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Minimally Invasive Maze Procedure

Medically reviewed by Last updated on Jan 5, 2023.


A minimally invasive maze procedure is used to treat atrial fibrillation.

Heart Chambers


The week before your procedure:

  • Arrange to have someone drive you home after the procedure.
  • Tell your surgeon about all medicines you currently take. He or she will tell you if you need to stop any medicine for the procedure, and when to stop. He or she will tell you which medicines to take or not take on the day of the procedure.
  • Contrast liquid may be used during your procedure to help your surgeon see the blood vessels better. Tell him or her if you have ever had an allergic reaction to contrast liquid.
  • You may need to stop driving, lifting anything heavy, or doing strenuous or tiring activities.
  • You may need to have an EKG, electrophysiologic studies (EPS), or transthoracic and transesophageal electrocardiogram (TEE). You may also need to have a cardiac catheterization, CT scan, chest x-ray, and blood tests.
  • Your surgeon may give you heart medicines to help control your irregular heartbeat. Ask him or her for more information about these medicines.

The night before your procedure:

You may be told not to eat or drink anything after midnight.

The day of your procedure:

  • You or a close family member will be asked to sign a legal document called a consent form. It gives healthcare providers permission to do the procedure or surgery. It also explains the problems that may happen, and your choices. Make sure all your questions are answered before you sign this form.
  • Take only the medicines your surgeon told you to take.
  • An IV will be put into a vein. You may get medicine or liquids through the IV.
  • An anesthesiologist will talk to you before your surgery. You may need medicine to keep you asleep or numb an area of your body during surgery. Tell healthcare providers if you or anyone in your family has had a problem with anesthesia in the past.


What will happen:

  • A catheter (tube) will be threaded into your heart through a blood vessel in your chest, neck, arm, or leg. Another tube with a small ultrasound sensor on the end may also be moved down into your esophagus. This will allow your surgeon to see your heart clearly.
  • Your surgeon will make a small incision in your chest to insert the endoscope through. Two smaller incisions will also be made between the ribs to insert the other instruments. Small incisions will be made in the right and left atria (upper chambers) of your heart and then sewn closed. This will form scar tissue and a maze where the impulses can travel in only 1 direction.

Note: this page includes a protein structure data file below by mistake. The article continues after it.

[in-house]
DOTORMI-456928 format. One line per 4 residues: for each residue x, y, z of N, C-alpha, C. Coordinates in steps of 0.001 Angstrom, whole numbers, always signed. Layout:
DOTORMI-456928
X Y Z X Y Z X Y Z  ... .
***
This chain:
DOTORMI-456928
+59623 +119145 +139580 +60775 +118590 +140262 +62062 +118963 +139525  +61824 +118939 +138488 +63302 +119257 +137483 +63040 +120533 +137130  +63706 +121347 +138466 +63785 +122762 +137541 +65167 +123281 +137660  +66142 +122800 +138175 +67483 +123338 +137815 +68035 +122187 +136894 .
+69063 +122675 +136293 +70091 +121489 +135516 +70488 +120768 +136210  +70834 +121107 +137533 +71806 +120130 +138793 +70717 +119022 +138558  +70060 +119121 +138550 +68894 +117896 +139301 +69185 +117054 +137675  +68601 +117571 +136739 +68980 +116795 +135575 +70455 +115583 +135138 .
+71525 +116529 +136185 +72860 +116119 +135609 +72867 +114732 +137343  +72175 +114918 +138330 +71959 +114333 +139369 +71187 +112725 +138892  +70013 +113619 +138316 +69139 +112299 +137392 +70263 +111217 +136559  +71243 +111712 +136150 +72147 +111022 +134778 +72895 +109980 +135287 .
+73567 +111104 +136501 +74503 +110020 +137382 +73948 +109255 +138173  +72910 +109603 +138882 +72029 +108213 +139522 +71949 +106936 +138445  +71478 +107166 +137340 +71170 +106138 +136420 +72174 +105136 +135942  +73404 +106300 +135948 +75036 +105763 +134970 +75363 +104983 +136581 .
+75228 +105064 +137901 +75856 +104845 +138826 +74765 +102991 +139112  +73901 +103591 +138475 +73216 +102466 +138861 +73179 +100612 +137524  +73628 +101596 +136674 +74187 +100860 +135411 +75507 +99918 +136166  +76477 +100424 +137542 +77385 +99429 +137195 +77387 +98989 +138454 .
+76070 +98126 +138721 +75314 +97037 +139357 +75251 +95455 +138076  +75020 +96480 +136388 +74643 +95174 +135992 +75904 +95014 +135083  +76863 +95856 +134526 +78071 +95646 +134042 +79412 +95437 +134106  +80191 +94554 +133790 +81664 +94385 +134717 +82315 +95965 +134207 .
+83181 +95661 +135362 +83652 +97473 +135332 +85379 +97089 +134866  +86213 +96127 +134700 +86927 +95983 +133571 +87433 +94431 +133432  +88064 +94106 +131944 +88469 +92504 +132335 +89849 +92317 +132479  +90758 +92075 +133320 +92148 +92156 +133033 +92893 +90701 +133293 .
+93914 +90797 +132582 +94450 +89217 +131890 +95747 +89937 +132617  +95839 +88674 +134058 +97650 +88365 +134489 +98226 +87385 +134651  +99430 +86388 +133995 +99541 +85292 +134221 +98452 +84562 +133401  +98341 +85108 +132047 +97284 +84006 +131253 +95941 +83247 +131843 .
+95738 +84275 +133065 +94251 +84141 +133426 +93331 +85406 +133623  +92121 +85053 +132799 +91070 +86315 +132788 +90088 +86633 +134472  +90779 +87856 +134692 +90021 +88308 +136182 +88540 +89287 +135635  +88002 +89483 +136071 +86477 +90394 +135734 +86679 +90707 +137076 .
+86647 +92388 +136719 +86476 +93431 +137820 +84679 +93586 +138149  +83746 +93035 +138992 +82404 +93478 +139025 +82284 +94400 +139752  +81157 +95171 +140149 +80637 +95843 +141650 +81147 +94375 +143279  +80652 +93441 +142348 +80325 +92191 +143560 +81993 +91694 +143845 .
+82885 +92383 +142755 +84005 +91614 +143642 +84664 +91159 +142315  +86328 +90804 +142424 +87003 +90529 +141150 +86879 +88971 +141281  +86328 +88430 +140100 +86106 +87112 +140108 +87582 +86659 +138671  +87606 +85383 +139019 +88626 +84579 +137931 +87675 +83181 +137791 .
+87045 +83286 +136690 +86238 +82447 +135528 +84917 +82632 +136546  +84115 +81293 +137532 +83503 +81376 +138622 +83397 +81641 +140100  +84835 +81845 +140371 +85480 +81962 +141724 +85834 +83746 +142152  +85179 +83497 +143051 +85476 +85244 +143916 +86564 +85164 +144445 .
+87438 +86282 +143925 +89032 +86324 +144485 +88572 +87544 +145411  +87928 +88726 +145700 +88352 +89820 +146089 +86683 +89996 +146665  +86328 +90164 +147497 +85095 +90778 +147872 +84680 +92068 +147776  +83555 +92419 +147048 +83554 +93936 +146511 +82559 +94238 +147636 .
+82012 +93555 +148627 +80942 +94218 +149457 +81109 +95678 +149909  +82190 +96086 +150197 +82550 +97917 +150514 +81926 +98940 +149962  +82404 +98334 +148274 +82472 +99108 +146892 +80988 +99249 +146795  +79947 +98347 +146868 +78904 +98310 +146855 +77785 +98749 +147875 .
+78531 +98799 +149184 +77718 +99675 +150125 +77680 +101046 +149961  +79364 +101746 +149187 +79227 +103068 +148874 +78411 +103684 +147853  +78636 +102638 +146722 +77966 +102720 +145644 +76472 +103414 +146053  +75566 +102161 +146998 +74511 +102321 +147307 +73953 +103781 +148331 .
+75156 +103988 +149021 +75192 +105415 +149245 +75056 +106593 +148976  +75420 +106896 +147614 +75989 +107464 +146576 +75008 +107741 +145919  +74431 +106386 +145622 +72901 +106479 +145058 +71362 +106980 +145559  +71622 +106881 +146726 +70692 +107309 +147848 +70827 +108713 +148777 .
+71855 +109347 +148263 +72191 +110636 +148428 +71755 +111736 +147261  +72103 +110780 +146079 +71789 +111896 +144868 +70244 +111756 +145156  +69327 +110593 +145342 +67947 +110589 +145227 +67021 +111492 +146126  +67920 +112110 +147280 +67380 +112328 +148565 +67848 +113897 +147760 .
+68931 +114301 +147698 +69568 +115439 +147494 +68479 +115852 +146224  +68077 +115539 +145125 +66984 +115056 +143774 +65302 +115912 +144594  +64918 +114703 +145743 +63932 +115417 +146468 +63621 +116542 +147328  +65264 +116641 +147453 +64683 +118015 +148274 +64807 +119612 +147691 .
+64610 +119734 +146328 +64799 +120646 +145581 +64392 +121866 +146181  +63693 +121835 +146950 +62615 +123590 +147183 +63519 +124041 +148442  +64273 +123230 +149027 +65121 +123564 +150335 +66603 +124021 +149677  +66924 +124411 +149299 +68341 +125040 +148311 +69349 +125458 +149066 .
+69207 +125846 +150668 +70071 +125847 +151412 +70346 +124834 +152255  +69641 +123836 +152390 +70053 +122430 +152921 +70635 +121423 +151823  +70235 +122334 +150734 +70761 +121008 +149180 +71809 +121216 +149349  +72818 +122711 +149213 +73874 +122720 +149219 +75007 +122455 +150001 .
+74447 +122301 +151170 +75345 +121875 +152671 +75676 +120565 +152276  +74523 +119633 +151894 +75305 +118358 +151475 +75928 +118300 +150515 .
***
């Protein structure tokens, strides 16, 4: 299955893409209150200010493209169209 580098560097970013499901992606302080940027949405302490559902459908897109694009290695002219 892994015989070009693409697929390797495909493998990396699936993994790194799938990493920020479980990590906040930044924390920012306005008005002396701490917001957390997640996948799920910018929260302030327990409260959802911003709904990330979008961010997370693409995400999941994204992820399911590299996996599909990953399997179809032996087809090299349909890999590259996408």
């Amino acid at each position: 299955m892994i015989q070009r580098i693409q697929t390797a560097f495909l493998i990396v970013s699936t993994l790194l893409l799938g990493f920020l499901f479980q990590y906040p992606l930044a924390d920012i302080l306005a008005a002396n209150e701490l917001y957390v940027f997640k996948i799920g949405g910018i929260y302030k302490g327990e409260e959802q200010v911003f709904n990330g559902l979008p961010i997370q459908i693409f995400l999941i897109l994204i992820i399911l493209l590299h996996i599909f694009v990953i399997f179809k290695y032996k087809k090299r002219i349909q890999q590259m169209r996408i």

• The openings and incisions in your chest will be closed. A bandage will be placed over your incision to control bleeding.

After your procedure:

You will be taken to a room to rest until you are fully awake. Healthcare providers will monitor you closely for any problems. Do not get out of bed until your healthcare provider says it is okay. When your healthcare provider sees that you are okay, you will be able to go home or be taken to your hospital room. The catheter used during the procedure will be removed. A tight pressure bandage will cover the incision. A healthcare provider may remove the bandages soon after the procedure to check the area.


  • You have a fever.
  • You get a cold or the flu.
  • You have questions or concerns about your procedure.

Seek Care Immediately if

  • You have any of the following signs of a heart attack:
    • Squeezing, pressure, or pain in your chest
    • You may also have any of the following:
      • Discomfort or pain in your back, neck, jaw, stomach, or arm
      • Shortness of breath
      • Nausea or vomiting
      • Lightheadedness or a sudden cold sweat
  • You have any of the following signs of a stroke:
    • Numbness or drooping on one side of your face
    • Weakness in an arm or leg
    • Confusion or difficulty speaking
    • Dizziness, a severe headache, or vision loss


Problems may happen during this procedure that may lead to an open chest surgery. During this procedure, your heartbeat may stop. This may decrease blood flow more and lead to a heart attack. A blood vessel or your atria may get injured, causing a large amount of blood loss. You could also have trouble breathing, an infection, or bleed more than expected after this procedure. You may develop a life-threatening blood clot.

Care Agreement

You have the right to help plan your care. Learn about your health condition and how it may be treated. Discuss treatment options with your healthcare providers to decide what care you want to receive. You always have the right to refuse treatment.

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